Charles and Emma, The Darwins’ Leap of Faith by Deborah Heiligman

I recently spotted this hardcover and bought it at a literacy conference. I had seen reviews of it and the title appealed to me. I was curious. I have never read The Origin of Species but wanted to learn more about the man who wrote that groundbreaking book.
I was blown away while reading Charles and Emma. I kept thinking ‘what an amazing amount of research this author has done!’ and ‘how did she make all of these facts and quotes so readable?’
Charles Darwin was a young man in Victorian England when he went on a sea voyage around the world on the ship called the HMS Beagle. While visiting islands in South America and beyond, he collected specimens of plants and animals, recording information and labeling each item. 
Back in England, after 5 years, he and other scientists studied these artifacts in detail. They had been raised in the solid belief that God had created all things and that these things did not ever change. However, studying birds collected on the Galapagos Islands, they noticed minute differences in the beaks. Having observed earthquakes and volcanic eruptions, Darwin’s brain slowly made him realize that not all things were as constant as had been believed. He realized that changes, that evolution, were at work to allow all species the benefit of the fittest; to allow them to survive and adapt to their environment. He also realized that the earth was much older than the few thousand years the church said it was.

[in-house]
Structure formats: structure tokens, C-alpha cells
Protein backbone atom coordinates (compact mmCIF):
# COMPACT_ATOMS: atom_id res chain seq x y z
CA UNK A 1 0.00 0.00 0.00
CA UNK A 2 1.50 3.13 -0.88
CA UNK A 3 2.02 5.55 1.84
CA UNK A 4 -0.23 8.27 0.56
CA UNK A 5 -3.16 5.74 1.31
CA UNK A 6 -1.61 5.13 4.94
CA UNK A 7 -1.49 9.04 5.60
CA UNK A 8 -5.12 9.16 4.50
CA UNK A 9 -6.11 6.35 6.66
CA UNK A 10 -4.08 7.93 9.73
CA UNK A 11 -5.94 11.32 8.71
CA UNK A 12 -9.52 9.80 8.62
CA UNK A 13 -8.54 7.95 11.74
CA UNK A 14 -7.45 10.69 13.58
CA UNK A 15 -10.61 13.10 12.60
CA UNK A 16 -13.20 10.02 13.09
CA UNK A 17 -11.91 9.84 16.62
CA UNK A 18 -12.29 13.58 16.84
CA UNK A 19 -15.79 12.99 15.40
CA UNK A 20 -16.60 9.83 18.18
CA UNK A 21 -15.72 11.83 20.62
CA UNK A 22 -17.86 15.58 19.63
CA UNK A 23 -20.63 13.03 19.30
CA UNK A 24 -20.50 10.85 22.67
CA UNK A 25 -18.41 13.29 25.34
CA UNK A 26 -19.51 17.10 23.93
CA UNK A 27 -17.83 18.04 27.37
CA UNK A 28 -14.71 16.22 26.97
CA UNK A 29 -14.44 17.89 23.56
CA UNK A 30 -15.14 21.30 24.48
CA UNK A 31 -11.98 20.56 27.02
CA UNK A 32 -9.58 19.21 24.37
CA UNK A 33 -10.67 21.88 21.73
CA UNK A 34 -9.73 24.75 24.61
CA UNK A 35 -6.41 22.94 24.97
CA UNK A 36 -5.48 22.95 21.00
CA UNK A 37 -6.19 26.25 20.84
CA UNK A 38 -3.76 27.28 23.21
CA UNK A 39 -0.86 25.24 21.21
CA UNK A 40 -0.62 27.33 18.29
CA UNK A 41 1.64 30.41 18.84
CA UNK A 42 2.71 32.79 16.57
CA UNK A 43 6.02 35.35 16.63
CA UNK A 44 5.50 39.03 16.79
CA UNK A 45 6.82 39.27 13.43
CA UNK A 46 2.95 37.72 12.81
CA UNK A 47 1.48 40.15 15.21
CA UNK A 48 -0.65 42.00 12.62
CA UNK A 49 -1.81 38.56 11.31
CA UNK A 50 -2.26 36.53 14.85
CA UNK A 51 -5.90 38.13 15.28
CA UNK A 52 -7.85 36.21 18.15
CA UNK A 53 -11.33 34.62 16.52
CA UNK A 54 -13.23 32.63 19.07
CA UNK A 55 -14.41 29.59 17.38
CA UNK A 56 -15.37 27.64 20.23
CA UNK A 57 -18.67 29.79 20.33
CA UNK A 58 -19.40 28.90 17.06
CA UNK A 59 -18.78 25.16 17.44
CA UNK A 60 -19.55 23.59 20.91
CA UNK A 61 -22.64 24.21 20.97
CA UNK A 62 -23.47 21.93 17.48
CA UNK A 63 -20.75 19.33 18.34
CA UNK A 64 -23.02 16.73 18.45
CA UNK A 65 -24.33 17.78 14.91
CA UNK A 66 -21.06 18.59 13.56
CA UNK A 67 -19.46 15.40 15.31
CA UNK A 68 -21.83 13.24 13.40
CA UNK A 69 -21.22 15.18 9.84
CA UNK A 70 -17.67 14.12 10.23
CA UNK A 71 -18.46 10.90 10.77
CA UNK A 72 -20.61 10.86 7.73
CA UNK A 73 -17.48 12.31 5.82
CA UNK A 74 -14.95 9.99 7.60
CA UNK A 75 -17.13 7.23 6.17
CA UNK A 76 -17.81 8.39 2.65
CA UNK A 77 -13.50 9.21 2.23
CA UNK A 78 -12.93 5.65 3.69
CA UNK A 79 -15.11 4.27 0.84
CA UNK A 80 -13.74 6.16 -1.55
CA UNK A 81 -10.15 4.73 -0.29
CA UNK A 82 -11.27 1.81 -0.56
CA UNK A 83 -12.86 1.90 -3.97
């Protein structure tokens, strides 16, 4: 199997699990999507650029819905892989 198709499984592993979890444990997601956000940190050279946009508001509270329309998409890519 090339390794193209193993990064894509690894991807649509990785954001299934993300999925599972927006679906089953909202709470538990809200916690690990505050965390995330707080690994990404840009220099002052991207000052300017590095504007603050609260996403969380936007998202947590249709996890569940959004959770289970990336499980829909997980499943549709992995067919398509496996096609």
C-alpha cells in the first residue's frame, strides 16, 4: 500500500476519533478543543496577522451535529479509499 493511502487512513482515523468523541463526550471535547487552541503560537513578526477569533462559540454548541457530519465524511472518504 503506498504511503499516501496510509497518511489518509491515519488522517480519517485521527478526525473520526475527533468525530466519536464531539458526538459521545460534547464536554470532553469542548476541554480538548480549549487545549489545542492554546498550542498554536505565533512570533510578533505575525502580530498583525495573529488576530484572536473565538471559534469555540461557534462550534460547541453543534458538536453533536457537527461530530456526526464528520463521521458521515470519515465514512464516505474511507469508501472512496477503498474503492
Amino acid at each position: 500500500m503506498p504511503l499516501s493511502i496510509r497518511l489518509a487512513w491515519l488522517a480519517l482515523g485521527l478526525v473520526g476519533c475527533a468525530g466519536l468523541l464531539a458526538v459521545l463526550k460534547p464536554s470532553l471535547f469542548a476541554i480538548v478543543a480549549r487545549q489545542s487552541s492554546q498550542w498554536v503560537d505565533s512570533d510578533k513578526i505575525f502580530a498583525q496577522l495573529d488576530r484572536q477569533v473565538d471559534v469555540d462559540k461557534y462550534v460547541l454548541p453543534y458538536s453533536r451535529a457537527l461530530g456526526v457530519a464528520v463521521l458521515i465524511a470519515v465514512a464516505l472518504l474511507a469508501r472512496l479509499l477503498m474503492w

In Charles and Emma, I learned how scared Darwin himself was of his realizations. How he felt the need to document and proof his beliefs before sharing them with anyone. The book focuses on his personal life  with his beloved wife Emma. Emma was extremely religious and worried about her husband’s findings. Yet, even though she never shared his strong feelings, she helped and supported him. Her faith gave Charles a lot to think about as he worked on a theory that continues to spark intense debate even today. He was a thoughtful and kind man, supported by a loving, liberal family. This book is a unique glimpse into their world and into households of Victorian England. A fascinating read, no matter which side of the fence you are on. And look at all the awards it won! It is, in my opinion, one of those rare books that is both for YA (young adult) and adult – a true ‘anybody’ book.
‘Deborah Heiligman’s biography of Charles Darwin is a thought-provoking account of the man behind evolutionary theory: how his personal life affected his work and vice versa. The end result is an engaging exploration of history, science, and religion for young readers’.